Was it a happy accident that N.C. Dance Theatre’s “Contemporary Fusion” concert premiered Thursday, on the night of the full moon? All three pieces had a touch of lunacy, from the giddy ecstasy of Sasha Janes’ “Rhapsodic Dances” to the mad humor of Jiri Bubenicek’s “L’heure bleue” to the wild high jinks of Twyla Tharp’s “The Golden Section,” which looked like the coolest aerobics class there never was.
Janes opened the show with a piece that wasn’t the night’s most serious – none of these merited that adjective – but the most grounded in a traditional structure. He used “Variations on a Theme by Paganini” as the score and stayed mindful of its source: a caprice by the flamboyant violinist orchestrated with bravura by Rachmaninov.
You could find symbolism, if you wanted it: One of five women in tiaras and tutus liberated herself from that traditional garment, had it handed back by her partner, then returned without it and inspired the others to do the same. But Janes’ choreography was more about unalloyed happiness: The romantic 18th variation brought a moment of passion and heat, and the rest – even the Dies Irae section, referring to the divine Day of Judgment – led to flirtation and frivolity.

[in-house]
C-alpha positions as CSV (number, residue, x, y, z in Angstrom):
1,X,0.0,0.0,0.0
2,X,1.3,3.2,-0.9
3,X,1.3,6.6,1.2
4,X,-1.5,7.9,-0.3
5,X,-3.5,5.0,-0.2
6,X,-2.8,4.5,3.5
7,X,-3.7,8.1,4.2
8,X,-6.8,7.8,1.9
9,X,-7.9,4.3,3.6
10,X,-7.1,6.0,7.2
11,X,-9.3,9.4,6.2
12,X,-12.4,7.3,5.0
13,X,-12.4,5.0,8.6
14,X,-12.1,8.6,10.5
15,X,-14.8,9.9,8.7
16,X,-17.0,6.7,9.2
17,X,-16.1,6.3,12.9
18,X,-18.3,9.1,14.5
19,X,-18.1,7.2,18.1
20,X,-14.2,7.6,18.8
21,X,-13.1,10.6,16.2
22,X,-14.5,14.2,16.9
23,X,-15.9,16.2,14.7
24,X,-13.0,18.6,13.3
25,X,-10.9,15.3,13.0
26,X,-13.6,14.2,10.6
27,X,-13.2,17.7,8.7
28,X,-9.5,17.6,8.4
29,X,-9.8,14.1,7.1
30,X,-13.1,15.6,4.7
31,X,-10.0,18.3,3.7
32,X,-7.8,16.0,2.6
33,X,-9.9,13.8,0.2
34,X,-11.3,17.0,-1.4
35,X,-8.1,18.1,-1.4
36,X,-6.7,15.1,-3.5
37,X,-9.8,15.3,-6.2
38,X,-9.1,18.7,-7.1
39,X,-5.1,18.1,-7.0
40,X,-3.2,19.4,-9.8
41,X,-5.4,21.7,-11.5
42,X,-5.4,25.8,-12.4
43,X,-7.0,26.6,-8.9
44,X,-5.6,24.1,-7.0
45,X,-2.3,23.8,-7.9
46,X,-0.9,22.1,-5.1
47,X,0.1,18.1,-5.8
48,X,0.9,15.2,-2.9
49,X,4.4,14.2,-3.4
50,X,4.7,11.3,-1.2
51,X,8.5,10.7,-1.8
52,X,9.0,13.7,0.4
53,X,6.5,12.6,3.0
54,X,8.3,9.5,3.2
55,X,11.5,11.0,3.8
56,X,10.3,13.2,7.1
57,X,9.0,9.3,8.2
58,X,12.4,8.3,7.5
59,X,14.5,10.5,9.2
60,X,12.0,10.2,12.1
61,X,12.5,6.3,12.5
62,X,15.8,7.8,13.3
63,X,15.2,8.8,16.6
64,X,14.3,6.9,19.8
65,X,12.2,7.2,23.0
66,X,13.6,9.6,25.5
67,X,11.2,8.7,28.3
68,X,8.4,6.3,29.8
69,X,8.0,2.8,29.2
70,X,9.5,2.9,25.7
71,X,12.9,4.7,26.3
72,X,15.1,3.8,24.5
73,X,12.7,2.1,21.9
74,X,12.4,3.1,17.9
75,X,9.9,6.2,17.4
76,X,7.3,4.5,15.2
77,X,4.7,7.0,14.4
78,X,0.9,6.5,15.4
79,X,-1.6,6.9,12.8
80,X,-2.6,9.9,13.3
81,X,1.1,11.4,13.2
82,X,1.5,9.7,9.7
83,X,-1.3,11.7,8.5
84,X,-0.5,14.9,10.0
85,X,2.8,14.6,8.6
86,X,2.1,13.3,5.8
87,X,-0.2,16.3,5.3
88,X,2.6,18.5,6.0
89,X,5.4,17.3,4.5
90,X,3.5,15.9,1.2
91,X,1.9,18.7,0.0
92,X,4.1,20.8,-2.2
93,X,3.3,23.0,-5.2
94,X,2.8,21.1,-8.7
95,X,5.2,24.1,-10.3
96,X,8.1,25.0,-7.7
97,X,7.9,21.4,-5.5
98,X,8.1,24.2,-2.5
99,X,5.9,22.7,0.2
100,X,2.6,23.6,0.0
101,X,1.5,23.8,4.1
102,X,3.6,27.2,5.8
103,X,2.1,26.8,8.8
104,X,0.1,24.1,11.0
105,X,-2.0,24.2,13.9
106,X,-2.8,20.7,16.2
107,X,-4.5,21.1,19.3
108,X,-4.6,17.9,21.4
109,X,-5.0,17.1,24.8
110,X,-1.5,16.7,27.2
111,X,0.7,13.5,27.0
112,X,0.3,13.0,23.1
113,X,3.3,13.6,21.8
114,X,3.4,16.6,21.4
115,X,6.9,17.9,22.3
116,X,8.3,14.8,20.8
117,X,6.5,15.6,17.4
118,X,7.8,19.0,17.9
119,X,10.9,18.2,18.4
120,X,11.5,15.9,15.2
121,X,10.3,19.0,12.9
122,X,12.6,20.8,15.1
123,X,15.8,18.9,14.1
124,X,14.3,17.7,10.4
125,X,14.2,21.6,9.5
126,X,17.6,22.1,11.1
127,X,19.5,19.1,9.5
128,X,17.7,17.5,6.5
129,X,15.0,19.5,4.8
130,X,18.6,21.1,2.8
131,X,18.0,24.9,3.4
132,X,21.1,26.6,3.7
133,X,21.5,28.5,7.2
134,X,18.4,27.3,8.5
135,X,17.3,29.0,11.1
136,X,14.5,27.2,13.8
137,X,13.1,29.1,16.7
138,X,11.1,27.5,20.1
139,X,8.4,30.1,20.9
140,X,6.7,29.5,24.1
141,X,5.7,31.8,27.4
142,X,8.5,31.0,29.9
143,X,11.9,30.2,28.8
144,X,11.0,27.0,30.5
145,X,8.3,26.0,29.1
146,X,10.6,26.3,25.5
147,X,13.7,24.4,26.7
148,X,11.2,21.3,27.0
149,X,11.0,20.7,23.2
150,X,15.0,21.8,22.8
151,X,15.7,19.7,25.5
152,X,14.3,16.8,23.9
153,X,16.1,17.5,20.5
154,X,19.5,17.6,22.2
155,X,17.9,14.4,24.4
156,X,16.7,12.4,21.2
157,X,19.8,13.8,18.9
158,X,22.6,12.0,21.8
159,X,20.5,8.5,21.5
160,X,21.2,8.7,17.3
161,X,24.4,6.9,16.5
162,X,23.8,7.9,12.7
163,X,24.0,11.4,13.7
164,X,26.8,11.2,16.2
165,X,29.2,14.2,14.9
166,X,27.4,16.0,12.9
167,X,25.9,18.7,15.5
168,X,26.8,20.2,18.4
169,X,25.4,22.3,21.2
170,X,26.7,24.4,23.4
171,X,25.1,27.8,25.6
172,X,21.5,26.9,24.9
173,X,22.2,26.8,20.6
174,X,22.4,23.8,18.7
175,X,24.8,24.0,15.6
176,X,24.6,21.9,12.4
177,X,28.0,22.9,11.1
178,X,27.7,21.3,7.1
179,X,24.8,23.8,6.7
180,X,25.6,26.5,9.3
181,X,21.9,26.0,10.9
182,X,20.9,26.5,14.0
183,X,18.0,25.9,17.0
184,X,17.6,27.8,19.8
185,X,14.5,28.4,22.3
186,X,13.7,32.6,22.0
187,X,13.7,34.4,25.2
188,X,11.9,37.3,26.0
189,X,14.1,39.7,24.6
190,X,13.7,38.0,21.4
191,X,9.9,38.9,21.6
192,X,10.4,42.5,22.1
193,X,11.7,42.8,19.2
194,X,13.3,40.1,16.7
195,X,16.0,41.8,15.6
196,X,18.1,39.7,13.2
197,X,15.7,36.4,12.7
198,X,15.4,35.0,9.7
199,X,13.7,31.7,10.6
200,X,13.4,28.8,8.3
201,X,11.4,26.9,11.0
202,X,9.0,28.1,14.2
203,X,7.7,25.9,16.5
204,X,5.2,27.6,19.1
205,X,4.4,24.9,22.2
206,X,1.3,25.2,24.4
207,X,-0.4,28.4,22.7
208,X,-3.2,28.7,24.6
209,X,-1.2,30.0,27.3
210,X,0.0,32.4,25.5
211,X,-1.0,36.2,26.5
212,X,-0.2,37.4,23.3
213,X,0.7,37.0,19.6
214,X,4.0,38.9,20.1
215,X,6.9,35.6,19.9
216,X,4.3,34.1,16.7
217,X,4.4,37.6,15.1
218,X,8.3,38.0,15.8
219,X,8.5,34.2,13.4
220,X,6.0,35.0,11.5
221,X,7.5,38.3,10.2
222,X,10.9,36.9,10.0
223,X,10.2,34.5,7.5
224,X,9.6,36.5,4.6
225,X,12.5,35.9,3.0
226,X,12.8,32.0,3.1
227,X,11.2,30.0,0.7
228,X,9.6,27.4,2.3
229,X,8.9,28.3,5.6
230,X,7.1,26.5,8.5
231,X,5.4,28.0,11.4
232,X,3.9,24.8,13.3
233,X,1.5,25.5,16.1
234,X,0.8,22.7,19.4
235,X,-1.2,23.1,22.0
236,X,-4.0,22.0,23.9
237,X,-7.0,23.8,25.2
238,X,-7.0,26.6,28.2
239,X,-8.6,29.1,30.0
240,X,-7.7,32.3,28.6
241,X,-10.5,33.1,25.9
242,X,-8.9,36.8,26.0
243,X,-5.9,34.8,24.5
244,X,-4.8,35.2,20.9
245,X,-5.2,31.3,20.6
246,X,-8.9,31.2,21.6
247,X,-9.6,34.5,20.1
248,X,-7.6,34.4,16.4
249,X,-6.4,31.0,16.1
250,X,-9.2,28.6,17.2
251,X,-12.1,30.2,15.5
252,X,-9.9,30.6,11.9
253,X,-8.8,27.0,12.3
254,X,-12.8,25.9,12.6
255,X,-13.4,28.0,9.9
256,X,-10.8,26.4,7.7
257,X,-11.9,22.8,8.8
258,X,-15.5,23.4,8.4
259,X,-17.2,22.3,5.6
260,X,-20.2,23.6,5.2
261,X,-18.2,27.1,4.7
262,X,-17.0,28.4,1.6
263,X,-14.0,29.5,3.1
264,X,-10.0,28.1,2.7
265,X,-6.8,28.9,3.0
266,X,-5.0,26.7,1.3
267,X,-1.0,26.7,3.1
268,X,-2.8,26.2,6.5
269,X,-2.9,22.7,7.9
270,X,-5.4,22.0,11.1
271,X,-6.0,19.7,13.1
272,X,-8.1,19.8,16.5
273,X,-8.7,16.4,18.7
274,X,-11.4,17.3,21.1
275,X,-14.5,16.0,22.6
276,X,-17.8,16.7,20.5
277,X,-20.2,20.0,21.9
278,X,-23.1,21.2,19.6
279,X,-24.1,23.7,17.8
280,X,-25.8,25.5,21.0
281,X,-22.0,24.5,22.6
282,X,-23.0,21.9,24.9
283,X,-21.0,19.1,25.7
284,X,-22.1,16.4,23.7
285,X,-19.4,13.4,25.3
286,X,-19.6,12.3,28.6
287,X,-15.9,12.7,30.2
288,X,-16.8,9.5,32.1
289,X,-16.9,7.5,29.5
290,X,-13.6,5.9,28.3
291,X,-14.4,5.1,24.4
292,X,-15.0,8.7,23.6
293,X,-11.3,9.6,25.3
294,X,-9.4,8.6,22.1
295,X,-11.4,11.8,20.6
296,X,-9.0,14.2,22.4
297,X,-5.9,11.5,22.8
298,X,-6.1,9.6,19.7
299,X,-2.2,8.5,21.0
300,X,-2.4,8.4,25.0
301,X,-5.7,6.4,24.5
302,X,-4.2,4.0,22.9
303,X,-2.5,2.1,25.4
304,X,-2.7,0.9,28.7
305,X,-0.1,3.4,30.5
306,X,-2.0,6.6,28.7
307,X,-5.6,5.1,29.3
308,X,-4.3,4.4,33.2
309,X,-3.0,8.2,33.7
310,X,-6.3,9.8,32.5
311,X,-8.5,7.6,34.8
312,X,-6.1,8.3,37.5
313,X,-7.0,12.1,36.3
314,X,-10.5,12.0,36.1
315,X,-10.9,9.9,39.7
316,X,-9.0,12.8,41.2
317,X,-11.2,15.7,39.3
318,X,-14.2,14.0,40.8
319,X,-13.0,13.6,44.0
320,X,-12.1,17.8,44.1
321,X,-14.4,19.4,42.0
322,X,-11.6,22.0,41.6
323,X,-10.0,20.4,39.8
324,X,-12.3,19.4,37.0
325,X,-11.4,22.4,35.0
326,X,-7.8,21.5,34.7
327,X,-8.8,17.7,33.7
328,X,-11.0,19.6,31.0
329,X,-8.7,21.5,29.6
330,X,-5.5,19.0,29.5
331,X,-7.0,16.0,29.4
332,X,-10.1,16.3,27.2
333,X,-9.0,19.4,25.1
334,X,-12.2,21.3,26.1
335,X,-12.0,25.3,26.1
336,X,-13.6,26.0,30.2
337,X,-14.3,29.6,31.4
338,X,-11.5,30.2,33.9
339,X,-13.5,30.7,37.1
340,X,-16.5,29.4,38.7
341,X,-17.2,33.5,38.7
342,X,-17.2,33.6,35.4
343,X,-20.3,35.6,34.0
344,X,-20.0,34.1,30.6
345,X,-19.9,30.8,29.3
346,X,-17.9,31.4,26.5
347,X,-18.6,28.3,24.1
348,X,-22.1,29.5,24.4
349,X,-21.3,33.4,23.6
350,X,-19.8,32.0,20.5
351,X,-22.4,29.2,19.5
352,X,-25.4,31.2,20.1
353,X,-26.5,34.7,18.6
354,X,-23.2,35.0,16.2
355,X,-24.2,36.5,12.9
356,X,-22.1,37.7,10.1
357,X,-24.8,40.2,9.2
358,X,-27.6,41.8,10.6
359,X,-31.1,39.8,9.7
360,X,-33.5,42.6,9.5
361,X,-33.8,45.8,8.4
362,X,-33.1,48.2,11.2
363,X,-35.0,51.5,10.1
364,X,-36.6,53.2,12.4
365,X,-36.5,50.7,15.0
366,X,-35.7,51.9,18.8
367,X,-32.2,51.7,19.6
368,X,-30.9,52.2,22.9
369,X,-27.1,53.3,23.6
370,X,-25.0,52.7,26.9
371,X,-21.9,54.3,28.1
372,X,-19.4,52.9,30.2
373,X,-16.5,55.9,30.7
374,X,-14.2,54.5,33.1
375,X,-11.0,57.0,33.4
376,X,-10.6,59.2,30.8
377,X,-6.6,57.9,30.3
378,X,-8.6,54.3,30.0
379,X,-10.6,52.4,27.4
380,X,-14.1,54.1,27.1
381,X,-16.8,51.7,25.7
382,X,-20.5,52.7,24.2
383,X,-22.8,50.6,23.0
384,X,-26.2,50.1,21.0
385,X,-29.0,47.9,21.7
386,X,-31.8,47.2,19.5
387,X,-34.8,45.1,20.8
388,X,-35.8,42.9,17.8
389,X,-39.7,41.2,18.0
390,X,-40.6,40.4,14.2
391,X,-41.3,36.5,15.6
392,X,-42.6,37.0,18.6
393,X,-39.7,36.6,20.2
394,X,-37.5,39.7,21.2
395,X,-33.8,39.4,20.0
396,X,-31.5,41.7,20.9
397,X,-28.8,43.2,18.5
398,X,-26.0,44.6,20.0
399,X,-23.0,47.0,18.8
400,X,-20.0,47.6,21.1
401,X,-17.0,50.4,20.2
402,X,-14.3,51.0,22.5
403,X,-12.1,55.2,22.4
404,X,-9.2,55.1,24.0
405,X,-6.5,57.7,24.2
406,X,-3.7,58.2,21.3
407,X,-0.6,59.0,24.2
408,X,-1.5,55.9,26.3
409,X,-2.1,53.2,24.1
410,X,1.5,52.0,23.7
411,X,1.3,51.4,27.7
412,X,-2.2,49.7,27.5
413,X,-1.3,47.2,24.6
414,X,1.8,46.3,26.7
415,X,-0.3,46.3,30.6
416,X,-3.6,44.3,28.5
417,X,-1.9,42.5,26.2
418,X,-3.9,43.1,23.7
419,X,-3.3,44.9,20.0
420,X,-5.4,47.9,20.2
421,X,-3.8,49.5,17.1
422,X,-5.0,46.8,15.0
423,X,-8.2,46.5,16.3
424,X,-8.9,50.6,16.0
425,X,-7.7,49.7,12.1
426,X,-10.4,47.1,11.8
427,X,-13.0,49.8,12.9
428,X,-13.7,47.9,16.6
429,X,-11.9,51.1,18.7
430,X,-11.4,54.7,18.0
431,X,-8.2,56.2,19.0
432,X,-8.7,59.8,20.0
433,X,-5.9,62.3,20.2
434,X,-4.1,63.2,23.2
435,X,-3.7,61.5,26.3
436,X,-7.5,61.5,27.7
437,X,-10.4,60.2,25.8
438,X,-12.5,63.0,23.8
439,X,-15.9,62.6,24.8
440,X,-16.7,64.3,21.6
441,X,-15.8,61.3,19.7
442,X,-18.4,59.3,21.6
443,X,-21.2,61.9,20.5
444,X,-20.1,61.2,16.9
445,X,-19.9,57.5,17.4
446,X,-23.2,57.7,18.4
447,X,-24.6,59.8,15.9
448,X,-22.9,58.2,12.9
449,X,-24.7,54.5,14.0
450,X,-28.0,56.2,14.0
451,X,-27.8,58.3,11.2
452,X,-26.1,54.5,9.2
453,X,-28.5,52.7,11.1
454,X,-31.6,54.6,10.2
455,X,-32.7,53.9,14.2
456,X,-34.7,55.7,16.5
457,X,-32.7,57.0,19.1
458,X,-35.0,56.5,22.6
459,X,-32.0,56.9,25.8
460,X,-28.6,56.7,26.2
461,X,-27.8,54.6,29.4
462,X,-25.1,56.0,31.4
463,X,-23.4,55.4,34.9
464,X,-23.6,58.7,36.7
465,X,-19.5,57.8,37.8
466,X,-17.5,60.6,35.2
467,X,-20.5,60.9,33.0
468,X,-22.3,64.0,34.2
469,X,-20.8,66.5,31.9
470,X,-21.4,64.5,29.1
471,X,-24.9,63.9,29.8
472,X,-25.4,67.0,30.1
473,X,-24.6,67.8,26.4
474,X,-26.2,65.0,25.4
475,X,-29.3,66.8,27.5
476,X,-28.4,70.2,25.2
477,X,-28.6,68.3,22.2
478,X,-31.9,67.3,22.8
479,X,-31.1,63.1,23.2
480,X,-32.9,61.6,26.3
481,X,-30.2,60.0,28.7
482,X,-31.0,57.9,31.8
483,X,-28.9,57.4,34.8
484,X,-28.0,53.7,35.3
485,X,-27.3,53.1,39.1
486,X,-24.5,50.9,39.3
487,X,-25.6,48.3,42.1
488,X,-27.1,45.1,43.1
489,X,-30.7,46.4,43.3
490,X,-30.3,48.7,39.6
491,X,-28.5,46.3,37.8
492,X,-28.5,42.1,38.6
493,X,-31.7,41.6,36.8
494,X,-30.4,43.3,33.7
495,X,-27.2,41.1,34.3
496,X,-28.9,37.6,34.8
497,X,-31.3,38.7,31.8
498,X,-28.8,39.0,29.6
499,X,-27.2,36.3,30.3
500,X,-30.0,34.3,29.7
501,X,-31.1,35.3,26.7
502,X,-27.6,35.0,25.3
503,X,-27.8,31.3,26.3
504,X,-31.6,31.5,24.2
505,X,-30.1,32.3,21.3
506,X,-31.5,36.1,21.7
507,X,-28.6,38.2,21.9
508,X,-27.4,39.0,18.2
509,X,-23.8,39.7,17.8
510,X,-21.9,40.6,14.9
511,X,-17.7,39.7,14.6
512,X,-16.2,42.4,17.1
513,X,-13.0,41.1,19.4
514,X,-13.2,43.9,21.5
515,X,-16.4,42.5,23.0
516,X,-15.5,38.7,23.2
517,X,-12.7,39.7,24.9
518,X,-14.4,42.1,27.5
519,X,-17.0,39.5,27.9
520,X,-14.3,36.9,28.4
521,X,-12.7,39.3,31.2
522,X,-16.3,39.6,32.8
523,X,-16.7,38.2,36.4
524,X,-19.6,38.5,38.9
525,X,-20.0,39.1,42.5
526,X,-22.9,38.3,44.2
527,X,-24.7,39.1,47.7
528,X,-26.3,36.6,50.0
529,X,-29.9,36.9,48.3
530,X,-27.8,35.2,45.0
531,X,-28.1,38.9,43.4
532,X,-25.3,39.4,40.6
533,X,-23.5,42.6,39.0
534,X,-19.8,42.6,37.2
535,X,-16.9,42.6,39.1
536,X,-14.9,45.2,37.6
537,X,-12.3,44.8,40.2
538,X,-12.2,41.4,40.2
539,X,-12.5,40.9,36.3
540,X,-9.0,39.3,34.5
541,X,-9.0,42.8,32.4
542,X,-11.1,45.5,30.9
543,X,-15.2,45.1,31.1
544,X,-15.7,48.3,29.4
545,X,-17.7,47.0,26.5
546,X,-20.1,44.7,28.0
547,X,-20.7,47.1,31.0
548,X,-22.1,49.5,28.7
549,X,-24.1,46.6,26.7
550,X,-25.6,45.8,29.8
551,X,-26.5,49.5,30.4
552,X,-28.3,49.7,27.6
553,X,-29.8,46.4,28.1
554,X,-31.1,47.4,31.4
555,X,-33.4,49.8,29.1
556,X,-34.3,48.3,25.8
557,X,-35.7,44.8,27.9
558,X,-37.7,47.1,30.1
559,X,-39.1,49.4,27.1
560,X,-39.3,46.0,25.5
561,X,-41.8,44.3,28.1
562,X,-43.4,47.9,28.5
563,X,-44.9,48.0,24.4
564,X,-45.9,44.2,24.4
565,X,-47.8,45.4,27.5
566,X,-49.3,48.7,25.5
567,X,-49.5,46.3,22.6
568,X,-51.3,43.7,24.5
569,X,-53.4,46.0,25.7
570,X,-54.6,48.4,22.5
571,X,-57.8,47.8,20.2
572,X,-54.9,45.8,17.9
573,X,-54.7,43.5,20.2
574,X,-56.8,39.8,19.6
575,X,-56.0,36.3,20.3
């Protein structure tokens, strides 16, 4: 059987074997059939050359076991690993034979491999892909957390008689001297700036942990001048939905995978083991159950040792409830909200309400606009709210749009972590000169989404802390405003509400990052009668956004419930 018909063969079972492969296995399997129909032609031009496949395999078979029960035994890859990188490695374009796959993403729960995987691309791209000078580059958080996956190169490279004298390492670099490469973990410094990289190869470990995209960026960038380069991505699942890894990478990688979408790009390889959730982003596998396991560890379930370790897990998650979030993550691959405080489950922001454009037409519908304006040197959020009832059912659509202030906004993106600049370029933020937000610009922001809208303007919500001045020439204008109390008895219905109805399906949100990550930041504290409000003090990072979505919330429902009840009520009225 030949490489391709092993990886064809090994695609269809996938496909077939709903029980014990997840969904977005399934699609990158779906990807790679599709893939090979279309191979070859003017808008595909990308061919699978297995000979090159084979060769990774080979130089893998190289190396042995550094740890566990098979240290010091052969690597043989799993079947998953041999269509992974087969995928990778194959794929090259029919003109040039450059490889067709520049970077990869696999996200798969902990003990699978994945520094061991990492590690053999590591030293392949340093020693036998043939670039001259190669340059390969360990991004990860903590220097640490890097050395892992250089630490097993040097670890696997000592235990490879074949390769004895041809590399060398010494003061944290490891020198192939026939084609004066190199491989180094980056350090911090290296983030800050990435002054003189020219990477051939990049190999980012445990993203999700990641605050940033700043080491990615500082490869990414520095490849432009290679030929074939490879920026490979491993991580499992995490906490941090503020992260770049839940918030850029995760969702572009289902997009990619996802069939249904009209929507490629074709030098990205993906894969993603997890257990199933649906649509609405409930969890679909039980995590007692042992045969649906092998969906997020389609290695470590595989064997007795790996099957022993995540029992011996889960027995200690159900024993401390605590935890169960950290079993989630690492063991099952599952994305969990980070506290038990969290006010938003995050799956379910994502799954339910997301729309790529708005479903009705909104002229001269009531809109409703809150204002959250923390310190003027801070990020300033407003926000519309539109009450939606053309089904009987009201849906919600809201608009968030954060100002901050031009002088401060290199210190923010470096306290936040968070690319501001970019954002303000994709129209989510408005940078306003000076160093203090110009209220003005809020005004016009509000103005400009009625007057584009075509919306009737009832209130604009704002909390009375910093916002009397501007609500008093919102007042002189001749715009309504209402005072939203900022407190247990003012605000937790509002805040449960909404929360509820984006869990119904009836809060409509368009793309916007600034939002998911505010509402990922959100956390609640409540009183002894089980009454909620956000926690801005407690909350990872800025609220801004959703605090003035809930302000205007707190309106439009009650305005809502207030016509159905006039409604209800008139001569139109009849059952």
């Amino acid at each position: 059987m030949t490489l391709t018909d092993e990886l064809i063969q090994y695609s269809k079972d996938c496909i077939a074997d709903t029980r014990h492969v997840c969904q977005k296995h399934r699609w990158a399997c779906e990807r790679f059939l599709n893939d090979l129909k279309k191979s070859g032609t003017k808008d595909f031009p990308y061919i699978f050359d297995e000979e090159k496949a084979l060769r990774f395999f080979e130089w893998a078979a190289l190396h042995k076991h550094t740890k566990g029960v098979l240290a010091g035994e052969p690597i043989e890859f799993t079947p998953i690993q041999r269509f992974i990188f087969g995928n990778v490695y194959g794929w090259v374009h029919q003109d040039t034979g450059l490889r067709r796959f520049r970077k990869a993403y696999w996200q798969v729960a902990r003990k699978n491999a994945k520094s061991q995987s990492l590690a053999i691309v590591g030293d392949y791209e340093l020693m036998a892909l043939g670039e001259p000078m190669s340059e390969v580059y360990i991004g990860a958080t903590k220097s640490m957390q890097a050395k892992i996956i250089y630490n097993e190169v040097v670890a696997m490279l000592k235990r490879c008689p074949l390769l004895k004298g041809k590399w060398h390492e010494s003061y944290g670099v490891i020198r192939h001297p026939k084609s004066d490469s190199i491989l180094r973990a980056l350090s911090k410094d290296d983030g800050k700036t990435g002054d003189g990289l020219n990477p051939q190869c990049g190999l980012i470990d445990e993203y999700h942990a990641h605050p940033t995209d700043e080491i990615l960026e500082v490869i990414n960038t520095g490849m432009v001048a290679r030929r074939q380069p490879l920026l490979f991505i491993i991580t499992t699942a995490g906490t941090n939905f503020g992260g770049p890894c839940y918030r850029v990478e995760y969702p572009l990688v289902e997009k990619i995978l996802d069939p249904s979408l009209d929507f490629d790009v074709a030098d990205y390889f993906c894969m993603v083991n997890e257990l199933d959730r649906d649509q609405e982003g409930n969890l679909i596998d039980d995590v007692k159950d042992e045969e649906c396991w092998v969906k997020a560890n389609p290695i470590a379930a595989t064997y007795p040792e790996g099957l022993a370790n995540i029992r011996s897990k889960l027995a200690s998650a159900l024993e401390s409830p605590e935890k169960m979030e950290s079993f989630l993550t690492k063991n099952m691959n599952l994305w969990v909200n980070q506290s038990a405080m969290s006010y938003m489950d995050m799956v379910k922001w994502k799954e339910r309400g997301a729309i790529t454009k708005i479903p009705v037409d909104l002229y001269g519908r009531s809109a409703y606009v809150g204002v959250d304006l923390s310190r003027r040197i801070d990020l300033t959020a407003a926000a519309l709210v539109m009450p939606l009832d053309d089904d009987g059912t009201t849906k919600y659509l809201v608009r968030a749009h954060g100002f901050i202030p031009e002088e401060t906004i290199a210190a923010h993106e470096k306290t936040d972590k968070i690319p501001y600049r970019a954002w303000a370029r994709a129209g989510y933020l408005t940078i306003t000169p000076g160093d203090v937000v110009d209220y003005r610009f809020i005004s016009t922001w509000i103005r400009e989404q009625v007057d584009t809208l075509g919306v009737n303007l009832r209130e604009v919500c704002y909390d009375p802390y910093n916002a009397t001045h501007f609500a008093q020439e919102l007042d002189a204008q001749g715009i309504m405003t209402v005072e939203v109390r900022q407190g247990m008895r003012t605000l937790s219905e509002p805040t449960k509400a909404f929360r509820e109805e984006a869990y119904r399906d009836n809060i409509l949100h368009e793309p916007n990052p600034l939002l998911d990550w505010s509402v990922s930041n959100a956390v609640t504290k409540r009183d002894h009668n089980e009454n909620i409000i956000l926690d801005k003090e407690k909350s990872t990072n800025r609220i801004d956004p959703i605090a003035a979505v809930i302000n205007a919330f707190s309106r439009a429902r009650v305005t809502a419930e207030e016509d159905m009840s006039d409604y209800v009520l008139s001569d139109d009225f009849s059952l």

Tharp’s piece seemed at first more like temporary confusion than contemporary fusion: Gold-clad dancers sprinted and leaped, wriggled and walked flat-footed in a burst of nonstop motion that included women lifting men, men lifting men and men lifting women – once so the lady could walk along the backs of gentlemen who were bent double.
But if a physical pattern never emerged, a psychological one did: This was about taking a childlike, rapid-fire pleasure in all the things the body can do at its most limber, uninhibited and relaxed. .
In between came the world premiere choreographed by Bubenicek and designed by Otto, his twin brother. The curtain rises on picture frames containing a cavalier in black, a red rose and a saber. Those get entangled (sometimes literally) with another male popinjay, ladies in 18th-century frock coats and no trousers (very sexy after a Baroque fashion) and a guy in a half-toga from another era.
Bubenicek used steps that are contemporary yet refer to the 18th-century score. Many moments are set for pairs: two men and two women, two men battling over one woman, two paintings at either side of a large panel that separates them. (This design leads to clever sight gags involving visual misdirection.)
Was it an in-joke that these twins chose music from Bach’s Double Concerto for Violins, his Violin Concerto No. 2, his Partita No. 2 and the second movement of his F minor keyboard concerto? Or was that also a strange, happy accident?
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